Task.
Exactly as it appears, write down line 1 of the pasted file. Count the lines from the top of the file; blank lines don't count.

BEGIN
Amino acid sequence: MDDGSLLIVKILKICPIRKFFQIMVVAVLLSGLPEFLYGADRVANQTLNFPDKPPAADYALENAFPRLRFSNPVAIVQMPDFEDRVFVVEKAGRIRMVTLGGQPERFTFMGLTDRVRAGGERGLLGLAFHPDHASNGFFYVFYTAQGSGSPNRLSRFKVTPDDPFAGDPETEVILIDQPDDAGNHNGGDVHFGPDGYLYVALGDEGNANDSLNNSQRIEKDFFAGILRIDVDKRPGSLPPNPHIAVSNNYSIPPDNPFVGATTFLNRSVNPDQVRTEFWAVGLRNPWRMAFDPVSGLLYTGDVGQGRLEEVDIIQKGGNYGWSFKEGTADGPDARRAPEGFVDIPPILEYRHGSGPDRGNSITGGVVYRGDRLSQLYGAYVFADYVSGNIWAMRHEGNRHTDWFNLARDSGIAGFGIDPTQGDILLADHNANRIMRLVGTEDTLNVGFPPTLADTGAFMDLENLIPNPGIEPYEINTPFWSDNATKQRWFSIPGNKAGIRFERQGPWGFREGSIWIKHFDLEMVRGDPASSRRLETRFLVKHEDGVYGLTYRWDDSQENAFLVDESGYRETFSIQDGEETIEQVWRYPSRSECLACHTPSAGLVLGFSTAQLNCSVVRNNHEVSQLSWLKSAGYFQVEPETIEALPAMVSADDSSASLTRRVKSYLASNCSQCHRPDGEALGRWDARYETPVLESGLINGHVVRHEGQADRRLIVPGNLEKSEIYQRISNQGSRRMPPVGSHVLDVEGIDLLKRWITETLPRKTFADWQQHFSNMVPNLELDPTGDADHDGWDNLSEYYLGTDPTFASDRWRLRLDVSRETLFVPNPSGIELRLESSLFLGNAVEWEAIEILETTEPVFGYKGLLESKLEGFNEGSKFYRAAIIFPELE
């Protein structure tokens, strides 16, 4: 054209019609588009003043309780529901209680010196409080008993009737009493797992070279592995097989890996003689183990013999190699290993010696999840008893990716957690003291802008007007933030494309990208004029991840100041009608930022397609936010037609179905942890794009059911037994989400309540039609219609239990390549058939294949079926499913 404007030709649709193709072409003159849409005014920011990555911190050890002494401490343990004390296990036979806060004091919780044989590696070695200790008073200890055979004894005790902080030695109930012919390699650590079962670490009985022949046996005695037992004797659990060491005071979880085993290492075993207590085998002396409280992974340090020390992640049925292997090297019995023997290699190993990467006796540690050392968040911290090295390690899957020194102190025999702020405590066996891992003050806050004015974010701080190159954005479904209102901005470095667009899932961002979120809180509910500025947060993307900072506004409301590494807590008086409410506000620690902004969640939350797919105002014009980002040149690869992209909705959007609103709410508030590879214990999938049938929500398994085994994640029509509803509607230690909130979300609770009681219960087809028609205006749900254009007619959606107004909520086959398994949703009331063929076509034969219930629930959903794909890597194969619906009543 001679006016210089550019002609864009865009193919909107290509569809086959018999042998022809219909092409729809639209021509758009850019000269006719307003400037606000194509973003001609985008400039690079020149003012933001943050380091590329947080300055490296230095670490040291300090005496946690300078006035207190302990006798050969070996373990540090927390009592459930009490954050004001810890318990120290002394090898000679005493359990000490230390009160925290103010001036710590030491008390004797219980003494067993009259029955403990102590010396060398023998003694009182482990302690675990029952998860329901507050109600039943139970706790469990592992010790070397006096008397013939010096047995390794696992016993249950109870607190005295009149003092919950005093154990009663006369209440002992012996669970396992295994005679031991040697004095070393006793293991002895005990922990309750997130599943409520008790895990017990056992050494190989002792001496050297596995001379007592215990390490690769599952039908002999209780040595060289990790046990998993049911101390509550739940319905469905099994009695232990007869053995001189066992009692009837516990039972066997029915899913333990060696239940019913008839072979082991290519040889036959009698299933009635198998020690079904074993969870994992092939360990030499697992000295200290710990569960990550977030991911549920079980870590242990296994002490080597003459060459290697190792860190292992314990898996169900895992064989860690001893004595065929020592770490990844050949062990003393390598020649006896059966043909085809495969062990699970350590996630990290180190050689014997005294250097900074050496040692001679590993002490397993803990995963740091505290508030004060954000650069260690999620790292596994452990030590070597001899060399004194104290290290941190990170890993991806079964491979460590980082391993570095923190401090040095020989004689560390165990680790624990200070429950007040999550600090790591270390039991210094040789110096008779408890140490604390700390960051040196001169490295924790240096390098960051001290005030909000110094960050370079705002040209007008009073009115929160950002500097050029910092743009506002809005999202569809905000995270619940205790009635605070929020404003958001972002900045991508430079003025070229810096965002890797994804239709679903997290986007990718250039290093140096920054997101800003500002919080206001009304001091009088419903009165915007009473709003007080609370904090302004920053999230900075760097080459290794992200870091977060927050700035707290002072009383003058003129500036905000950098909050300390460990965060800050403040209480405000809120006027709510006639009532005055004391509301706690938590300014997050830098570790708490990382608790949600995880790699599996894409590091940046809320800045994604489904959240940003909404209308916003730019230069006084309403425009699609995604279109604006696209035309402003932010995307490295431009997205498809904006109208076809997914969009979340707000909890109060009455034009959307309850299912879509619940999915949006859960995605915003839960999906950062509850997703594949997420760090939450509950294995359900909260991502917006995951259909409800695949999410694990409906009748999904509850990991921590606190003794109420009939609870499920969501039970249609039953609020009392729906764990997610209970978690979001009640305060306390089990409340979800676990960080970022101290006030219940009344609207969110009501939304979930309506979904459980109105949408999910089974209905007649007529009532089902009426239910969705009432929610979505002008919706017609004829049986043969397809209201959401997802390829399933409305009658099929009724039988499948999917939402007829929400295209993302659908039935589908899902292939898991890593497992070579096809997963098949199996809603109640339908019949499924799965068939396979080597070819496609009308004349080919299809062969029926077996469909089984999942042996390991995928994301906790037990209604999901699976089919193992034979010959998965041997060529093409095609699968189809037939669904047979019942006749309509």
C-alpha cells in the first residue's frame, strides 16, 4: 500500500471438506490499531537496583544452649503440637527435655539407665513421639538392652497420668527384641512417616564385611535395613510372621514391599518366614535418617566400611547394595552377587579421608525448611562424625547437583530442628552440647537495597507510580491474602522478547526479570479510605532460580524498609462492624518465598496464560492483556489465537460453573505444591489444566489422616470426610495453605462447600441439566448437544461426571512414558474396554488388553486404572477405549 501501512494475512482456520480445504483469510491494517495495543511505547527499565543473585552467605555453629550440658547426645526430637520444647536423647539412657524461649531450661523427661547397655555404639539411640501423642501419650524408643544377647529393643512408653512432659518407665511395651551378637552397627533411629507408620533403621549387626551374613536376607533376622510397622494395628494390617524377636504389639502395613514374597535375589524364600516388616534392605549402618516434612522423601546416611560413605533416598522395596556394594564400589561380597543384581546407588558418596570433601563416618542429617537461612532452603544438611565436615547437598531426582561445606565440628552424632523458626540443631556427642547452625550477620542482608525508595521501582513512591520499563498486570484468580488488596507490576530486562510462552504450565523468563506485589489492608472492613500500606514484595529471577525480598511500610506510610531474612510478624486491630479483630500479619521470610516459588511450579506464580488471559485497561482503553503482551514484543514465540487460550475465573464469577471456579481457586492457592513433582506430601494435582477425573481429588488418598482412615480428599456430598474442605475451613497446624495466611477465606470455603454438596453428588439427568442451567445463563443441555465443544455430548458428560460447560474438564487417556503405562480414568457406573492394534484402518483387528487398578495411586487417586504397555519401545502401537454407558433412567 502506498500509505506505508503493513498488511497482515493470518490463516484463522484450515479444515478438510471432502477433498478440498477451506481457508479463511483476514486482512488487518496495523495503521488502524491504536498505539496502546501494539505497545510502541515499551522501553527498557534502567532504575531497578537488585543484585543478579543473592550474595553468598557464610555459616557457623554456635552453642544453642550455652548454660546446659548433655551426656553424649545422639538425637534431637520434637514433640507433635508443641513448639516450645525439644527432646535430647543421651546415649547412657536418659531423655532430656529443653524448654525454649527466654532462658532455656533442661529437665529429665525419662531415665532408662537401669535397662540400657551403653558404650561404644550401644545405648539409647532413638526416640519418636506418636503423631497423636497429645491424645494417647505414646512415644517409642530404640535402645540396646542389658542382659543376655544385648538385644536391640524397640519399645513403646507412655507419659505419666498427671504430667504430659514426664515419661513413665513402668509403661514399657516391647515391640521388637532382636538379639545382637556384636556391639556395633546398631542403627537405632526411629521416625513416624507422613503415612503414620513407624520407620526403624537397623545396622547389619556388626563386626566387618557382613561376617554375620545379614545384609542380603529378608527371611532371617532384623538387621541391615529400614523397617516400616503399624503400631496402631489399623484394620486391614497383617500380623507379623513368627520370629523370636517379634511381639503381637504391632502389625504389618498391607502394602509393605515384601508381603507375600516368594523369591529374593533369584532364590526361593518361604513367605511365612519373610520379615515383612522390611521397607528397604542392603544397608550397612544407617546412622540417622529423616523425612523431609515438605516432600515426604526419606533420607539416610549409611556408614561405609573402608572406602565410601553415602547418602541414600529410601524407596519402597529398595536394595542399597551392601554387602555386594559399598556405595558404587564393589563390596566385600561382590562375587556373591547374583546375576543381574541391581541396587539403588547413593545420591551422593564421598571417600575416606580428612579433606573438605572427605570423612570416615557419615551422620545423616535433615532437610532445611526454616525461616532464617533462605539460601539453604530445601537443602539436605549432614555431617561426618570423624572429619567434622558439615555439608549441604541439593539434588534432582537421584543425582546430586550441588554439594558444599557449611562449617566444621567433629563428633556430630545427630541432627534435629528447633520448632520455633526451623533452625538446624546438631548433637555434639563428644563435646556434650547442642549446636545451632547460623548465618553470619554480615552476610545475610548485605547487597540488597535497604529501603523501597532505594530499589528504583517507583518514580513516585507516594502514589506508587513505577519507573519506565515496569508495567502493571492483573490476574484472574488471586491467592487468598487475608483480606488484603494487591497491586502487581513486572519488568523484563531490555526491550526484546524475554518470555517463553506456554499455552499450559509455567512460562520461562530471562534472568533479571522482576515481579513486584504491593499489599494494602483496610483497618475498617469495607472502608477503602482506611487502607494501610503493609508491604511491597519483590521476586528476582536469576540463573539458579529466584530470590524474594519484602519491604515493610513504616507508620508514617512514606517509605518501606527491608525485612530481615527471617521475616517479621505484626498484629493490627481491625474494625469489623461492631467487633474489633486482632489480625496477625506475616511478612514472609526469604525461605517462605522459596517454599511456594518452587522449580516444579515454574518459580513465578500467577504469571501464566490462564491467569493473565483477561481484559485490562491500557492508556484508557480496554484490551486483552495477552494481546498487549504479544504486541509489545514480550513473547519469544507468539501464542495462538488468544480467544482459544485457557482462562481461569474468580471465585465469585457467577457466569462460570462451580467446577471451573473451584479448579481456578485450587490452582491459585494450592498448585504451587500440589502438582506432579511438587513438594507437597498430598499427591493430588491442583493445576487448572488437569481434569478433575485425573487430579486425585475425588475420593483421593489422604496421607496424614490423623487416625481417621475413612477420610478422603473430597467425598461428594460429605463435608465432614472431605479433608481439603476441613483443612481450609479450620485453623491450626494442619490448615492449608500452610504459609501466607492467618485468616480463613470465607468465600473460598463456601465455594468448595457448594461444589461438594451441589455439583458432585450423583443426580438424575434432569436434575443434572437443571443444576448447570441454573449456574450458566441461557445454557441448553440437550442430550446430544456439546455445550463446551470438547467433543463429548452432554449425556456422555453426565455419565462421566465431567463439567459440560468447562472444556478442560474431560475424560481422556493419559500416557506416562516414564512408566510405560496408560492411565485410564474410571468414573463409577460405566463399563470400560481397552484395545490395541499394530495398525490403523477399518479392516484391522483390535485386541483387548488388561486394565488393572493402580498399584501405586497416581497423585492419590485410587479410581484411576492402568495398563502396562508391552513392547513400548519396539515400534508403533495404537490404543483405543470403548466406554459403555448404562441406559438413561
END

Amino acid sequence: MDDGSLLIVKILKICPIRKFFQIMVVAVLLSGLPEFLYGADRVANQTLNFPDKPPAADYALENAFPRLRFSNPVAIVQMPDFEDRVFVVEKAGRIRMVTLGGQPERFTFMGLTDRVRAGGERGLLGLAFHPDHASNGFFYVFYTAQGSGSPNRLSRFKVTPDDPFAGDPETEVILIDQPDDAGNHNGGDVHFGPDGYLYVALGDEGNANDSLNNSQRIEKDFFAGILRIDVDKRPGSLPPNPHIAVSNNYSIPPDNPFVGATTFLNRSVNPDQVRTEFWAVGLRNPWRMAFDPVSGLLYTGDVGQGRLEEVDIIQKGGNYGWSFKEGTADGPDARRAPEGFVDIPPILEYRHGSGPDRGNSITGGVVYRGDRLSQLYGAYVFADYVSGNIWAMRHEGNRHTDWFNLARDSGIAGFGIDPTQGDILLADHNANRIMRLVGTEDTLNVGFPPTLADTGAFMDLENLIPNPGIEPYEINTPFWSDNATKQRWFSIPGNKAGIRFERQGPWGFREGSIWIKHFDLEMVRGDPASSRRLETRFLVKHEDGVYGLTYRWDDSQENAFLVDESGYRETFSIQDGEETIEQVWRYPSRSECLACHTPSAGLVLGFSTAQLNCSVVRNNHEVSQLSWLKSAGYFQVEPETIEALPAMVSADDSSASLTRRVKSYLASNCSQCHRPDGEALGRWDARYETPVLESGLINGHVVRHEGQADRRLIVPGNLEKSEIYQRISNQGSRRMPPVGSHVLDVEGIDLLKRWITETLPRKTFADWQQHFSNMVPNLELDPTGDADHDGWDNLSEYYLGTDPTFASDRWRLRLDVSRETLFVPNPSGIELRLESSLFLGNAVEWEAIEILETTEPVFGYKGLLESKLEGFNEGSKFYRAAIIFPELE